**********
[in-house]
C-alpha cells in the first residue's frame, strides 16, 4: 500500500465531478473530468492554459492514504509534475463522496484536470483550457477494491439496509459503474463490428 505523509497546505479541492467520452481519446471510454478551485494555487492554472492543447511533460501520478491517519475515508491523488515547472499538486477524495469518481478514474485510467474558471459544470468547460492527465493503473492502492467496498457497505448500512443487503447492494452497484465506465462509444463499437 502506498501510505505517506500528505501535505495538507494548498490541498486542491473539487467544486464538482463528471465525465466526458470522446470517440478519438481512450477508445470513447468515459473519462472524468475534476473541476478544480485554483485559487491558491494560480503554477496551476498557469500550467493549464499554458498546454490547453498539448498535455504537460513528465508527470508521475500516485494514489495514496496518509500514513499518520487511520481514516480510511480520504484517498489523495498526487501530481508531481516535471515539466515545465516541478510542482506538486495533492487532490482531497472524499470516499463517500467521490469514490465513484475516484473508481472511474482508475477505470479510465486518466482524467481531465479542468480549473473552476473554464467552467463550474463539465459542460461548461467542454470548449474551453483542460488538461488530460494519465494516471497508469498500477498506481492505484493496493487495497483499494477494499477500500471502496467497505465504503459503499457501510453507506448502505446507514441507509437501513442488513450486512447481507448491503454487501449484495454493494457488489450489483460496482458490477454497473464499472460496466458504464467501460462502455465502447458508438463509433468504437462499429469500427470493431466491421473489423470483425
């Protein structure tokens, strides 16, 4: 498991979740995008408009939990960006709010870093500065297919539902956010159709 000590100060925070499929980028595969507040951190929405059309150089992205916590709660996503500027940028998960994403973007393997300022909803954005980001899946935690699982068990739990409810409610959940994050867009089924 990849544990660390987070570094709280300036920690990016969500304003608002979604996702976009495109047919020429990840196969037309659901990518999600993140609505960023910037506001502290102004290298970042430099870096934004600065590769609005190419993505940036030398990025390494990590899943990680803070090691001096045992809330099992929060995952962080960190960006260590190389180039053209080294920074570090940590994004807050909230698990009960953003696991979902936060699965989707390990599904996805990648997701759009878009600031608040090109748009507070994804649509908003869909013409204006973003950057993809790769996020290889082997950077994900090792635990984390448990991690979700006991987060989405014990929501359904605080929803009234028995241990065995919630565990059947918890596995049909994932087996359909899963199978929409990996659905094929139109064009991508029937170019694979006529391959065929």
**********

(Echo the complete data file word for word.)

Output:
[in-house]
C-alpha cells in the first residue's frame, strides 16, 4: 500500500465531478473530468492554459492514504509534475463522496484536470483550457477494491439496509459503474463490428 505523509497546505479541492467520452481519446471510454478551485494555487492554472492543447511533460501520478491517519475515508491523488515547472499538486477524495469518481478514474485510467474558471459544470468547460492527465493503473492502492467496498457497505448500512443487503447492494452497484465506465462509444463499437 502506498501510505505517506500528505501535505495538507494548498490541498486542491473539487467544486464538482463528471465525465466526458470522446470517440478519438481512450477508445470513447468515459473519462472524468475534476473541476478544480485554483485559487491558491494560480503554477496551476498557469500550467493549464499554458498546454490547453498539448498535455504537460513528465508527470508521475500516485494514489495514496496518509500514513499518520487511520481514516480510511480520504484517498489523495498526487501530481508531481516535471515539466515545465516541478510542482506538486495533492487532490482531497472524499470516499463517500467521490469514490465513484475516484473508481472511474482508475477505470479510465486518466482524467481531465479542468480549473473552476473554464467552467463550474463539465459542460461548461467542454470548449474551453483542460488538461488530460494519465494516471497508469498500477498506481492505484493496493487495497483499494477494499477500500471502496467497505465504503459503499457501510453507506448502505446507514441507509437501513442488513450486512447481507448491503454487501449484495454493494457488489450489483460496482458490477454497473464499472460496466458504464467501460462502455465502447458508438463509433468504437462499429469500427470493431466491421473489423470483425
């Protein structure tokens, strides 16, 4: 498991979740995008408009939990960006709010870093500065297919539902956010159709 000590100060925070499929980028595969507040951190929405059309150089992205916590709660996503500027940028998960994403973007393997300022909803954005980001899946935690699982068990739990409810409610959940994050867009089924 990849544990660390987070570094709280300036920690990016969500304003608002979604996702976009495109047919020429990840196969037309659901990518999600993140609505960023910037506001502290102004290298970042430099870096934004600065590769609005190419993505940036030398990025390494990590899943990680803070090691001096045992809330099992929060995952962080960190960006260590190389180039053209080294920074570090940590994004807050909230698990009960953003696991979902936060699965989707390990599904996805990648997701759009878009600031608040090109748009507070994804649509908003869909013409204006973003950057993809790769996020290889082997950077994900090792635990984390448990991690979700006991987060989405014990929501359904605080929803009234028995241990065995919630565990059947918890596995049909994932087996359909899963199978929409990996659905094929139109064009991508029937170019694979006529391959065929």